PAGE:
Draw Something Draws a Bundle in Sale to Zynga

March, 2012 by

It took six years for the game developer Omgpop to become an overnight sensation — and only six weeks to cash in to the tune of $200 million. With its simple yet endearing Draw Something mobile app generating massive traffic, Omgpop surveyed its potential suitors and sold itself Wednesday to the biggest social media player, Zynga.

David Paul Morris/Bloomberg News
Zynga recently bought Draw Something, a popular mobile app, from the game developer Omgpop for $200 million.
The deal illustrates not only how quickly a company can rise in a viral economy but how difficult it is to stay on top. In recent days, Draw Something was outdistancing Zynga’s hottest game, Words With Friends. Zynga’s options were to spend some time and effort seeking to come up with a superior or at least comparable knockoff to Draw Something, or dip into the cash hoard supplied by its December public offering and make an offer for the whole operation.

David Ko, Zynga’s chief mobile officer, said in an interview that one way Draw Something came onto his radar was that people at Zynga were playing it. But then, who has not been? The game first took off in Scandinavia, for some reason, but is now the top word game in 84 countries as ranked by Apple’s App Store. In the last week, one billion drawings were created.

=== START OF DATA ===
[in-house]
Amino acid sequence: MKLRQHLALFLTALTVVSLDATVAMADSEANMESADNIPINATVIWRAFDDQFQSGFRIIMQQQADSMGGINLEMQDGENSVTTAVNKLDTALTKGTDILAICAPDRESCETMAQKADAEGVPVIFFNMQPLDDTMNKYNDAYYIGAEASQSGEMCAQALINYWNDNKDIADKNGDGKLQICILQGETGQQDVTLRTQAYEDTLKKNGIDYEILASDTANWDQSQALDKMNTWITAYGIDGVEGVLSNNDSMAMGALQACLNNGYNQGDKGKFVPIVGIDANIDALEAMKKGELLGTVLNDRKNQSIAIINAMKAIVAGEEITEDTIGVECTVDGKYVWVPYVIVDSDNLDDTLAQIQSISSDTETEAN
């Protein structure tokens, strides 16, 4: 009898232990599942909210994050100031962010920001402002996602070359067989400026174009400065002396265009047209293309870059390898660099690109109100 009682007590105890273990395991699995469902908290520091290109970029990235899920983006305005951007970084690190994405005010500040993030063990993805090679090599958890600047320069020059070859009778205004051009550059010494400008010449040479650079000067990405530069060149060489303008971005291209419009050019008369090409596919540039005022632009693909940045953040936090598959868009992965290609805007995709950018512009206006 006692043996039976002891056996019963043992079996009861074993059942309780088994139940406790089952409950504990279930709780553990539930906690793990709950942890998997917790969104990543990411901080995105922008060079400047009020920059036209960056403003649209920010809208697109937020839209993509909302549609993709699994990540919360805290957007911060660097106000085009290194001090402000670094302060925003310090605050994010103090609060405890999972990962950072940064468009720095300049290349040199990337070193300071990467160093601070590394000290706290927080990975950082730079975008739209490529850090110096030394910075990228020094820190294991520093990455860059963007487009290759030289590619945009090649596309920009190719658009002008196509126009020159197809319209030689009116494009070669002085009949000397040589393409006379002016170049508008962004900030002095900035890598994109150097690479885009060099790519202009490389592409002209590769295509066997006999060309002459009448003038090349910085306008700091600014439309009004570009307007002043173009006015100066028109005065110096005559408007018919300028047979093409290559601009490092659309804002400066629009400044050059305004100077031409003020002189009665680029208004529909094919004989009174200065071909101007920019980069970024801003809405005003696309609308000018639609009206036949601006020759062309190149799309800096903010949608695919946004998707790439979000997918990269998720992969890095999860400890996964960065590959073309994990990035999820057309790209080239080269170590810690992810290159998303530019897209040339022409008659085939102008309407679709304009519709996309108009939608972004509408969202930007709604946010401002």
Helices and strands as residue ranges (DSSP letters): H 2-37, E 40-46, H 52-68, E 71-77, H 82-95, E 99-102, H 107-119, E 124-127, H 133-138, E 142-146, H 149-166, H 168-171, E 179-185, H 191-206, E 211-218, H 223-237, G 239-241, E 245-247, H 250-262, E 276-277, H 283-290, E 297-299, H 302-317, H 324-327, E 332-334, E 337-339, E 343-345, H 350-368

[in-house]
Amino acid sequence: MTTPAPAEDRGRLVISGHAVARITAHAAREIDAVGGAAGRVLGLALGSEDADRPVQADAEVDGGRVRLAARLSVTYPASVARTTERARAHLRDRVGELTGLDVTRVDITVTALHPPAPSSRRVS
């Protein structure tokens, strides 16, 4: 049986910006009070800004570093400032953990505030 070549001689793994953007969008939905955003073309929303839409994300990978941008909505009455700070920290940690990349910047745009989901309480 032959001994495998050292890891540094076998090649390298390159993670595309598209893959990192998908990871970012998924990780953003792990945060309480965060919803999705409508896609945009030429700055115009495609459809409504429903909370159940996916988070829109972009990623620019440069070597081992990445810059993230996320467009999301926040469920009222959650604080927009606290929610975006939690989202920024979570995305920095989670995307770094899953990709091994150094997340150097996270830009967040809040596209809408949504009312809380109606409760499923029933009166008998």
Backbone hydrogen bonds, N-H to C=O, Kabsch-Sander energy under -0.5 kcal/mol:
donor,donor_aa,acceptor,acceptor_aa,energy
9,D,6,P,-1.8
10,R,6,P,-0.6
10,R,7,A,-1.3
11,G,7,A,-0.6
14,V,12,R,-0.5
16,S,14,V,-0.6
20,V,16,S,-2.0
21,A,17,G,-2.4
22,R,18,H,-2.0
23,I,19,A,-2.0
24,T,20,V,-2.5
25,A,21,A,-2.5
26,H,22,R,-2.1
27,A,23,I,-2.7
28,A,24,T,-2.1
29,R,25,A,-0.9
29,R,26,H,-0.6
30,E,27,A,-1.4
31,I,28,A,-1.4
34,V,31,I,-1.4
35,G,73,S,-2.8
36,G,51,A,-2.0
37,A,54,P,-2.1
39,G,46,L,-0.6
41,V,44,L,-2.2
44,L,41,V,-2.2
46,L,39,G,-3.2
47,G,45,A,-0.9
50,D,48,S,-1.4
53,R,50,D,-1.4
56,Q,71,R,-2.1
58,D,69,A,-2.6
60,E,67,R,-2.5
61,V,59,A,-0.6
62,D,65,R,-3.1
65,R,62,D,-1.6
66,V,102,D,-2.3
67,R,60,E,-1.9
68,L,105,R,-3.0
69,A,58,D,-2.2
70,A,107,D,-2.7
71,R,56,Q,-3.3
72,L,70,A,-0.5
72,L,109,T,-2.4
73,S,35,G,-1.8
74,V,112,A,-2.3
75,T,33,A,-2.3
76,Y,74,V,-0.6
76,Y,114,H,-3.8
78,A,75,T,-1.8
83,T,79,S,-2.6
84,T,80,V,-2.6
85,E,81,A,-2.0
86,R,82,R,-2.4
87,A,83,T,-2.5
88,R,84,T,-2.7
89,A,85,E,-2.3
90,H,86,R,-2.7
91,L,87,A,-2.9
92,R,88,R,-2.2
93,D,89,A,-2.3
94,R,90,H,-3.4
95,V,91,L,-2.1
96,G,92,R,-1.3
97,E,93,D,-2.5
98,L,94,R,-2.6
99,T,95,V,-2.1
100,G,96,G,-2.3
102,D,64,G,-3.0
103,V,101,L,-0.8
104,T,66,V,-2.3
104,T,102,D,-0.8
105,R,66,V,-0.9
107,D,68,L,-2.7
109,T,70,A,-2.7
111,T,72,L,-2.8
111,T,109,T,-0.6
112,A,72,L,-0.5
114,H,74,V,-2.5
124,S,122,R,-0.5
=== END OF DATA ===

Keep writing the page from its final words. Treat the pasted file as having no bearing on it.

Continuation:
If Words With Friends is like Scrabble, Draw Something is related to Pictionary. Players draw something, using words supplied by Omgpop, and their friends guess what it is. It is a pop culture testing lab that is highly personal — your drawing depends entirely on your own ability — yet imminently social. What really makes Draw Something appealing, players say, is the ability to display your winning work on a site like Instagram. That is not an option with pure word games like Words With Friends.

Omgpop says the best-guessed words in the game are rainbow, catfish, sun, fish, house, god, tornado. The least-guessed include oar, Warhol, pounce, Polaroid, meathead.

“I play with one of my kids,” said Dan Porter, Omgpop’s chief executive. “It’s such a window into the way they look at the world. Any word can be drawn in any way. Someone said, ‘When I play with my wife, I know in one line exactly what she’s going to draw.’ I saw a tweet from someone else who said, ‘The word in Draw Something was soul mate, and so I drew a picture of you.’ This is just bigger than a game where you’re moving pieces around a board.”

The unconfirmed but widely reported purchase price of about $200 million is four times what Zynga paid in late 2010 for the shop that produced Words With Friends, which gives some indication of how the price is rising for a hit game. But there was immediate chatter that Omgpop had sold itself too cheaply. Business Insider quoted Simon Khalaf, the chief executive of the mobile analytics firm Flurry, as saying: “Omgpop sold way too early. They’re leaving $800 million on the table.”

A billion bucks for one game sounds unreal, kind of like Monopoly money. But Omgpop had other reasons to sell now anyway; it needed to accommodate all these new players, and was having some trouble doing so. Early on, the game overwhelmed an Amazon data center. Also, three-quarters of the staff were working on the game, which meant either hiring a lot more developers quickly or letting games like Puppy World languish. “Zynga is the only company in the world that has nailed scale for this kind of game,” Mr. Porter said.

Source: bits.blogs.nytimes.com